Yes, it’s very possible to keep a lot of your social life intact, and maintain your relationships with kid-free friends – you can and should do all of that. But when you have a kid,  everything you do exists in a completely new context; you don’t get to sleep in until noon if you’re hungover, and you might’ve spent 20 minutes hooked up to a breast pump right before you went to a party. Having people on your team who understand that, who can sympathize and make you feel less alone in your experience, who can give you all kinds of insight and advice, and actually get it when you’re having a day where you’re feeling overwhelmed – you need these people. I have them, and I want to barf with the immense power of my gratitude at having them in my life.

Did you have a natural birth?

Usually when people ask this, they want to know if you let them shoot you up with the good shit so you got gloriously numb when things got real. It’s kinda of this weird, passively judgmental way of trying to figure out if you’re a badass or a pussy. Let me say one thing and then I’ll give you a real answer: Anyone who has ever gotten a baby out of their body is a fucking champion. Whether you had a short, drug-free home birth, a hospital birth with all the epidural they would give ya, or a c-section, there is no “easy” way to have a baby. It’s hard. It rocks your body. This weird pastime of quantifying different ways of giving birth is mega bullshit.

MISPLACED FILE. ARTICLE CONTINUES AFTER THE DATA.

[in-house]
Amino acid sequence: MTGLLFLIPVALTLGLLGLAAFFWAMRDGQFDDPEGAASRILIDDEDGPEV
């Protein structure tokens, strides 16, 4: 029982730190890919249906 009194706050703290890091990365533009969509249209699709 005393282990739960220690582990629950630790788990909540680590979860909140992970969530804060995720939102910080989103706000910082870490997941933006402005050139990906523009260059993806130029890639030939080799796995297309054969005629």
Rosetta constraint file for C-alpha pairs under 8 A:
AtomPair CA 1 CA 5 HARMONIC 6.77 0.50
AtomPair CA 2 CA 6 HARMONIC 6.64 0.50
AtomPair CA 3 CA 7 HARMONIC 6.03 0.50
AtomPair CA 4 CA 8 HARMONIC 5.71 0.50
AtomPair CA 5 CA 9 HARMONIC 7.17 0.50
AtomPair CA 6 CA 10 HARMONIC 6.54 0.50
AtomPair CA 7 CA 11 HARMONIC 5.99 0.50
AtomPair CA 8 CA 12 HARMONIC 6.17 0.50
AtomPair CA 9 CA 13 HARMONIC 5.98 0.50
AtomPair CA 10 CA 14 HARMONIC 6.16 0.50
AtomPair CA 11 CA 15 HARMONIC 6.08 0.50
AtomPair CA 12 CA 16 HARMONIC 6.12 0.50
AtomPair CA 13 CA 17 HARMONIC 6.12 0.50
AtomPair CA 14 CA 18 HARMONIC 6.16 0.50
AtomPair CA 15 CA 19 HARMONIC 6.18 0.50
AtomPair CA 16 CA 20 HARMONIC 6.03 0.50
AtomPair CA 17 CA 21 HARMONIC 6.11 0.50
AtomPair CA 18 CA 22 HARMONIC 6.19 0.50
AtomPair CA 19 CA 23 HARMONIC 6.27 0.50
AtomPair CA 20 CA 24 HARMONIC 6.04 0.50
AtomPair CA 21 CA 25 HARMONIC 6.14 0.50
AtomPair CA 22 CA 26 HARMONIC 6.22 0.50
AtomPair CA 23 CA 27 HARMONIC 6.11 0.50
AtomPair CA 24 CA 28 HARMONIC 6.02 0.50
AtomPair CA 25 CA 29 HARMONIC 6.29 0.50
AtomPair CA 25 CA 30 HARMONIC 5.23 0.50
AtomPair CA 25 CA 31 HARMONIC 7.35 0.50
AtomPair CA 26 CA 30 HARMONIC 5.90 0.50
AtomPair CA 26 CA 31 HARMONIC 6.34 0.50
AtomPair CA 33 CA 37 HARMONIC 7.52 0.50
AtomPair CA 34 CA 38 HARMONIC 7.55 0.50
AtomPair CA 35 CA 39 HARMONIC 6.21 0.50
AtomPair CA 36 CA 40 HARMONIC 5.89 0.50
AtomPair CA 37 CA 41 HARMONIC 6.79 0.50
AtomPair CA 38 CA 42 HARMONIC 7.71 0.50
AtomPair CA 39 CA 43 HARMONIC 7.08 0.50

My experience: I went nearly 3 weeks past my due date, which is longer than most people are even “allowed” (don’t get me started) to go before being induced, meaning that’s when they use various medical magic to kick-start your labor. I was pretty committed to an unmedicated birth, for a lot of reasons, so we tried a few non-drug methods first. They did fuck all to get anything started. The entire story of my birth involves 61 hours of labor, 3 different induction methods, 30+ hours on a heinous, painful drug called Pitocin, 4 hours with an epidural so I could get some sleep, and 1.5 hours of unmedicated pushing before delivering what felt like a minor dinosaur.

If you ever want to hear the long version of the story, ask and I’ll tell, but the point is this: I never doubted for a minute that I would have a completely drug-free water birth. It’s what I planned for, took a class to get certified for, and wanted. But the thing is, you never know what kind of birth you’re going to have until you’re in the middle of it, so the best thing you can do is research your ass off, go in armed with all the information about every possible thing that could happen, pick a team of doctors/midwives/doulas/whoever who you really trust to advocate for your best, safest birth possible, and don’t get too hung up if shit doesn’t go exactly as you plan. Because it rarely does, which as it turns out, is also true of every other part of parenthood. TC Mark

Producer at Thought Catalog. Follow me on Twitter.

Keep up with Jessica on Twitter and grownunknown.com